There is no state or local agency that is not downstream of Federal Funding. Even the contractors you hire must comply.  And while that may not feel like good news for commercial contractors who map and survey and regularly serve government customers. To avoid losing funding upstream, everyone downstream must also comply.

Attention Chiefs, Sheriffs, Commissioners, Secretaries and Department Heads: This is about you and your departments:  The 2024 NDAA allows a 2-year runway for states to implement NDAA compliance, but your state may have its own requirements now. In any event, every Chinese made drone you have in the air must be grounded before the 2-year deadline. So we recommend that replacing your non-compliant fleet should really be on today’s agenda.

A more extensive prohibition, specifically targeting DJI, is under consideration in the Countering CCP Drones Act, presently awaiting approval in Congress. If enacted, this bill would enlist DJI among the companies restricted from accessing any FCC-regulated communication network. Such legislation could impact all users of DJI products, spanning public service, commercial, or consumer sectors. Even hobbyists with drones above 249 grams in weight need to keep an eye on this.

So, I’ve got 2 years to deal with this?

Not if you are in Florida, and soon, too, in many other states that are passing their own drone bans.

Florida has the toughest drone law in the Country. Modeled directly after the 2021 Presidential Order 13981, it covers drones down to the critical components inside. It is in effect now, and covers every entity, contractor, agency, and grant recipient of State of Florida funds. The good news is that Florida set aside a $25 million dollar grant fund for the Florida Department of Law Enforcement to help offset the costs of replacing the State’s 400 law enforcement agencies drones.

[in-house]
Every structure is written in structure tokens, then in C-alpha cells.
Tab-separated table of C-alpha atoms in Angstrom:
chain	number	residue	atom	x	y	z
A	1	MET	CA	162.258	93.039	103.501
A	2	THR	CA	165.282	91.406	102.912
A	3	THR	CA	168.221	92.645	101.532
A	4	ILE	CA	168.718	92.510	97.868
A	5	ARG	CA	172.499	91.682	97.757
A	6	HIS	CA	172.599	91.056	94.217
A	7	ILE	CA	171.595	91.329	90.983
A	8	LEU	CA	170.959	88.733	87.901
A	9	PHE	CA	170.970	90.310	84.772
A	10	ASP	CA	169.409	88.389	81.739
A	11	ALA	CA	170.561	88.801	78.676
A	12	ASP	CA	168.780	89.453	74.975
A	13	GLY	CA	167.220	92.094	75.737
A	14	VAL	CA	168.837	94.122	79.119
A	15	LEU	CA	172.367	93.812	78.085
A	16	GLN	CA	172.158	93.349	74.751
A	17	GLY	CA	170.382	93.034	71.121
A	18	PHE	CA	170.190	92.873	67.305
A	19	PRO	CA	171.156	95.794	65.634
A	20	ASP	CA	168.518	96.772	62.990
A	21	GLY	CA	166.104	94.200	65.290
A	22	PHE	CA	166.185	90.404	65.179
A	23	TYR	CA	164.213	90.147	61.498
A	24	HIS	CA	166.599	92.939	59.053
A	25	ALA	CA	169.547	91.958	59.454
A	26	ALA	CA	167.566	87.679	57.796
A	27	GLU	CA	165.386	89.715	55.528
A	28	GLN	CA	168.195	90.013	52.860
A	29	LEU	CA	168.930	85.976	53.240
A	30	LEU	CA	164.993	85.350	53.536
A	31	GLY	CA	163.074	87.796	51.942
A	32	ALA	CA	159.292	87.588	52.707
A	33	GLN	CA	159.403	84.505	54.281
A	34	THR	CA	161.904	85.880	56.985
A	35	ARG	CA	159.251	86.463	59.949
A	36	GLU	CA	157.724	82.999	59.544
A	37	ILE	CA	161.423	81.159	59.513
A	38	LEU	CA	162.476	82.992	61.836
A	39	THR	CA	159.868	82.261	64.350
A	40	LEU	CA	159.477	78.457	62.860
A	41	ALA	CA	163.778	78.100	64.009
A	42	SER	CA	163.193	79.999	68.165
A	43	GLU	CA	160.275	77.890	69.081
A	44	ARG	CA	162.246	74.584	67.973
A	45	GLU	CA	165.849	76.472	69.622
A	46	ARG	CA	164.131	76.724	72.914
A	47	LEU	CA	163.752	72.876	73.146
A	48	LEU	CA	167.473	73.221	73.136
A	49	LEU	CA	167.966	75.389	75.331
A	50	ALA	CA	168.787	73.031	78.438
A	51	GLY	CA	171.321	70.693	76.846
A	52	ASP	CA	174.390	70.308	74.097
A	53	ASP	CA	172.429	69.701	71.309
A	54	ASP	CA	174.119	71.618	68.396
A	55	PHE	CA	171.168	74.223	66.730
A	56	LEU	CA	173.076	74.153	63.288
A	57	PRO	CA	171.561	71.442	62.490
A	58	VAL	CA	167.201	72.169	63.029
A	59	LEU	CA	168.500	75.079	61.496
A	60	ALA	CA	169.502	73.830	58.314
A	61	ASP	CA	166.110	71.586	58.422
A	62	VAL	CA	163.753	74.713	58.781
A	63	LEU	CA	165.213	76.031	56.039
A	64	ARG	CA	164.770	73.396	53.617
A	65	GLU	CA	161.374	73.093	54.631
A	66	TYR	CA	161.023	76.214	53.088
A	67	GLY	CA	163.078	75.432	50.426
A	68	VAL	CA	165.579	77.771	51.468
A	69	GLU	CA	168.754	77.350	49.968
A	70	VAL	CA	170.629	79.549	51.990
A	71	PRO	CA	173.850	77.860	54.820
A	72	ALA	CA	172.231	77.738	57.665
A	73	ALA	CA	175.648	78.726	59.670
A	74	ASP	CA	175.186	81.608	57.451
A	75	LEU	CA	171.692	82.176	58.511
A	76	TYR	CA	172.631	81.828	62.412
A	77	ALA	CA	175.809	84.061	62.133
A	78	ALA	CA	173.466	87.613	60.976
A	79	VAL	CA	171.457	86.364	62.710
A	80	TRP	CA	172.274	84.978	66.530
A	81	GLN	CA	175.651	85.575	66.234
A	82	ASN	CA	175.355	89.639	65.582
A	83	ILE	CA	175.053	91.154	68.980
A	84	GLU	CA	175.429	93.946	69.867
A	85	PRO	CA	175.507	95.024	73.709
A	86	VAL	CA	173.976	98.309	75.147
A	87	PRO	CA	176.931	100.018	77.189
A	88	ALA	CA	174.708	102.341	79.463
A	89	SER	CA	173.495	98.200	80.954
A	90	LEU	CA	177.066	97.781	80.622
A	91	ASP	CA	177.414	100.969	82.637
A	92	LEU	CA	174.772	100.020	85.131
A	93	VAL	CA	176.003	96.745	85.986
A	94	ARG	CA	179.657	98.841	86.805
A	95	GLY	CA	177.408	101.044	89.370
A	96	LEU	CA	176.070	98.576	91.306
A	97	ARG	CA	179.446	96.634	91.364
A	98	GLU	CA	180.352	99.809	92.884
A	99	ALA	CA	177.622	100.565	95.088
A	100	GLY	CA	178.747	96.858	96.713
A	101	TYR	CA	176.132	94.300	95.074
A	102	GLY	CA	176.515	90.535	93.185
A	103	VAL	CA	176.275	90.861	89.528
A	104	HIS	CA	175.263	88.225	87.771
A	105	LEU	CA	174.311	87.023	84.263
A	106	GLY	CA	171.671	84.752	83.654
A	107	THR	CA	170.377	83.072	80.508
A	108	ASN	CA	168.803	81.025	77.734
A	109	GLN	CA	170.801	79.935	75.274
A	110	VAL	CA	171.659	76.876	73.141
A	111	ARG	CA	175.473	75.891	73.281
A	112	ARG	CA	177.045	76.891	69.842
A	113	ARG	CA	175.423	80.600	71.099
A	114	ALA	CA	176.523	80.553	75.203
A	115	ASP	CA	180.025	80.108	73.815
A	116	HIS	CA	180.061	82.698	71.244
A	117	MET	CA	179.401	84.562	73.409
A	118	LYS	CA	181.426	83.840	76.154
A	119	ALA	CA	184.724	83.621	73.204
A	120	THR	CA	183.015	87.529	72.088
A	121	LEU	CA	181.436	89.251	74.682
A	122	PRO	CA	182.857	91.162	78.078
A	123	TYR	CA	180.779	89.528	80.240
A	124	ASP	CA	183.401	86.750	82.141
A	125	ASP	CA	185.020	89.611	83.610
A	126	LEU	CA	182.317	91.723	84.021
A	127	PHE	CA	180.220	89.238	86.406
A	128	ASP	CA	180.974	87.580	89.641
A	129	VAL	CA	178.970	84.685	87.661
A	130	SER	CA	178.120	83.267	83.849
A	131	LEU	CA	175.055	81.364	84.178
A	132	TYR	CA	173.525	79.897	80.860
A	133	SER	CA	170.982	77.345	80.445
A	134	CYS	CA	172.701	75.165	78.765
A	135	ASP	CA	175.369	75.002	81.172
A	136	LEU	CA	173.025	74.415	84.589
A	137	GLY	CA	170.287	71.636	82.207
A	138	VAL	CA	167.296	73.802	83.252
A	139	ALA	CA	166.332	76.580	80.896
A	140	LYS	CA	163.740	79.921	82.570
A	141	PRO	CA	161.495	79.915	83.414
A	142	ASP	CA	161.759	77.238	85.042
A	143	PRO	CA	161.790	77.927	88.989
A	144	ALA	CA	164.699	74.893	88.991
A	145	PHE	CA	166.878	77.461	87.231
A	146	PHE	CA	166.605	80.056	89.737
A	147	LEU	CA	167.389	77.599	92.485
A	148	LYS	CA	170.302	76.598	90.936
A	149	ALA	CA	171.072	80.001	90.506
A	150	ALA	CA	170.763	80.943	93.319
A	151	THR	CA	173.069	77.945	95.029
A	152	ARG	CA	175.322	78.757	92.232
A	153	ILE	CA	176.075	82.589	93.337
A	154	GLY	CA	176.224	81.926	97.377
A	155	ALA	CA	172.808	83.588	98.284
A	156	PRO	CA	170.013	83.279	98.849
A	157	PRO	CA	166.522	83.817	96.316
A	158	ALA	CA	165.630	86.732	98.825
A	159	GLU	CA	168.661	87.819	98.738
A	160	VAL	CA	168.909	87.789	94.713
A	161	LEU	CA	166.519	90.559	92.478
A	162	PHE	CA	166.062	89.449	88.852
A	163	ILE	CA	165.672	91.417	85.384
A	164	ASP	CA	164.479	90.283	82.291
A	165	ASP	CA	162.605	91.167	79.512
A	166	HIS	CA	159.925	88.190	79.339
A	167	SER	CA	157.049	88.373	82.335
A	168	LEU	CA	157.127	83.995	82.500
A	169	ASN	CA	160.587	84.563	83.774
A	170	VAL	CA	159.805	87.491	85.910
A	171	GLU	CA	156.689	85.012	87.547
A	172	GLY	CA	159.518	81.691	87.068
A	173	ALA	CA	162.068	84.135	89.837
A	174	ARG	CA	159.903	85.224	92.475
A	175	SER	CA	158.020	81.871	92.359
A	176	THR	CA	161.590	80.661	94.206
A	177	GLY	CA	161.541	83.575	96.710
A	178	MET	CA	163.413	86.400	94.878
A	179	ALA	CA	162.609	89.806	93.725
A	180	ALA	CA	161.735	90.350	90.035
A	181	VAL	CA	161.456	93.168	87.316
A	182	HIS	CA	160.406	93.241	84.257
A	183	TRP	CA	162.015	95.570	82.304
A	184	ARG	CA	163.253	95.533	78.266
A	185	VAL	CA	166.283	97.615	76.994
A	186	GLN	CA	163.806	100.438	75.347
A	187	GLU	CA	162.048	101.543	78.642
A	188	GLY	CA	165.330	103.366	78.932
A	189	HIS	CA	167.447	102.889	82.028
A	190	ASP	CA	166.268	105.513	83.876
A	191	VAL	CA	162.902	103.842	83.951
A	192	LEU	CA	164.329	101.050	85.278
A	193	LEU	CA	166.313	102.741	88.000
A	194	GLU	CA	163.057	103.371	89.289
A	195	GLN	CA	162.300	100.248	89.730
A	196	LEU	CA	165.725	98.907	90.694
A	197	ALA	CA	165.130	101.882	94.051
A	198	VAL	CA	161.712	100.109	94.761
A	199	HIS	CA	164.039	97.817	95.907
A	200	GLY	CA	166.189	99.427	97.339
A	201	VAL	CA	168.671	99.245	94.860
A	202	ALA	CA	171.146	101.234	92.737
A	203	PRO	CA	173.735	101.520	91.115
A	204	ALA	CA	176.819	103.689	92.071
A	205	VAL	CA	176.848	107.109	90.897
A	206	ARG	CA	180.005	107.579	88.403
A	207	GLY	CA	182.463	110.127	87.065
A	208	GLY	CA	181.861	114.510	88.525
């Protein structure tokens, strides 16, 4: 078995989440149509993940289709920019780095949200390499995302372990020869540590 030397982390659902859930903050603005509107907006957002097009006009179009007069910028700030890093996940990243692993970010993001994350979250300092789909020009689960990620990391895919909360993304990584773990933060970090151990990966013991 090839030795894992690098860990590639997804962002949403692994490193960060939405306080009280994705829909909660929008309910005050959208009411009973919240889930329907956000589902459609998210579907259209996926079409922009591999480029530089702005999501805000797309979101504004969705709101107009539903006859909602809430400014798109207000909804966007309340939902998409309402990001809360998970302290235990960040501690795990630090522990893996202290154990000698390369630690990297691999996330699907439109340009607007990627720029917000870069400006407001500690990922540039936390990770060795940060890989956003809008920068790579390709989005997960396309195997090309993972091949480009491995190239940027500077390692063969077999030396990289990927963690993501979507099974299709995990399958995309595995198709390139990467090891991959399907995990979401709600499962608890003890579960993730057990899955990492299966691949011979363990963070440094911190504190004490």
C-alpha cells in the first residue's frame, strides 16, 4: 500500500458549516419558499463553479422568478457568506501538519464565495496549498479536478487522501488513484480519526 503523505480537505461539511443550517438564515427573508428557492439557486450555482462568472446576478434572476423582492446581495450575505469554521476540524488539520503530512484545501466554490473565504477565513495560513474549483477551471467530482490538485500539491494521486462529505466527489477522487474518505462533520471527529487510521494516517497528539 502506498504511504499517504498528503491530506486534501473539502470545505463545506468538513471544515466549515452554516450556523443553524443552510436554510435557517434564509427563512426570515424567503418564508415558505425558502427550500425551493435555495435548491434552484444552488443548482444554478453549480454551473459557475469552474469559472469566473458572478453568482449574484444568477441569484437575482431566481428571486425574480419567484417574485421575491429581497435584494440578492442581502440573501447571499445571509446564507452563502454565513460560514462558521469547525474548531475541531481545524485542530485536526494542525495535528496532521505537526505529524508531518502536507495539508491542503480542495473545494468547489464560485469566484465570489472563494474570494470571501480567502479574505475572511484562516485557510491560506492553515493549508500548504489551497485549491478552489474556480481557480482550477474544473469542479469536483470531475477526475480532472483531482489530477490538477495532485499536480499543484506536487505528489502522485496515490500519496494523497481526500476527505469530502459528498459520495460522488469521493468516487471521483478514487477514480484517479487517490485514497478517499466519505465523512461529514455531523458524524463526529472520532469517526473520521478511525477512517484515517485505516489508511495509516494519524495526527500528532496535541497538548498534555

Don’t we have a “list” in Florida, and almost no one on the list can deliver what we need, and those on the list that can deliver charge 3x the price of the DJI we bought at Walmart??

There is no longer a list to comply with.  The “list” was retired and archived in April of 2003. The list was replaced in April of 2023 by Florida Administrative Code (FAC) 60GG-2.0075 which gives the specific requirements for compliance with Florida Law. Our company, CSpace Robotics, builds Florida Compliant drones right here in Florida. We are a bit more expensive than what you are replacing, but we certainly don’t share your data, location, operations or images with China. We also service and support our drones right here on the Space Coast of Florida with local Floridian labor. No support calls are ever routed to an offshore call center.  We are proudly made in America by American hands using American Components.

Is the China threat real? 

Yes, it is a real threat. 

Since drones are increasingly incorporated into every facet of public safety, our police, firefighting, infrastructure, and agriculture are all mission critical and must be cyber secure. The systems they work in save the lives of front line first responders and are important public safety tools.  They even make agriculture and farming more cost effective, safe, and secure.

The country-of-origin restrictions are necessary to prevent drones manufactured in China from transmitting sensitive data related to critical U.S. infrastructure, vast amounts of vital information, back to China without our knowledge or permission.  Under the laws of China, such data is susceptible to being surrendered to the Chinese government or the Chinese Communist Party (CCP) by the manufacturers like DJI. Your DJI drone fleet could be used to survey your operations and procedures.

“This is not a hypothetical threat. We’ve witnessed instances of these drones leaking data abroad, and it’s reassuring to see government agencies acknowledge this known risk,” remarked Brian Harrell, former assistant secretary of the U.S. Department of Homeland Security. “The U.S. government has unequivocally identified Chinese-made drones as a security threat, given China’s dominance in the electronics supply chain, including drones, which undermines U.S. national security interests.”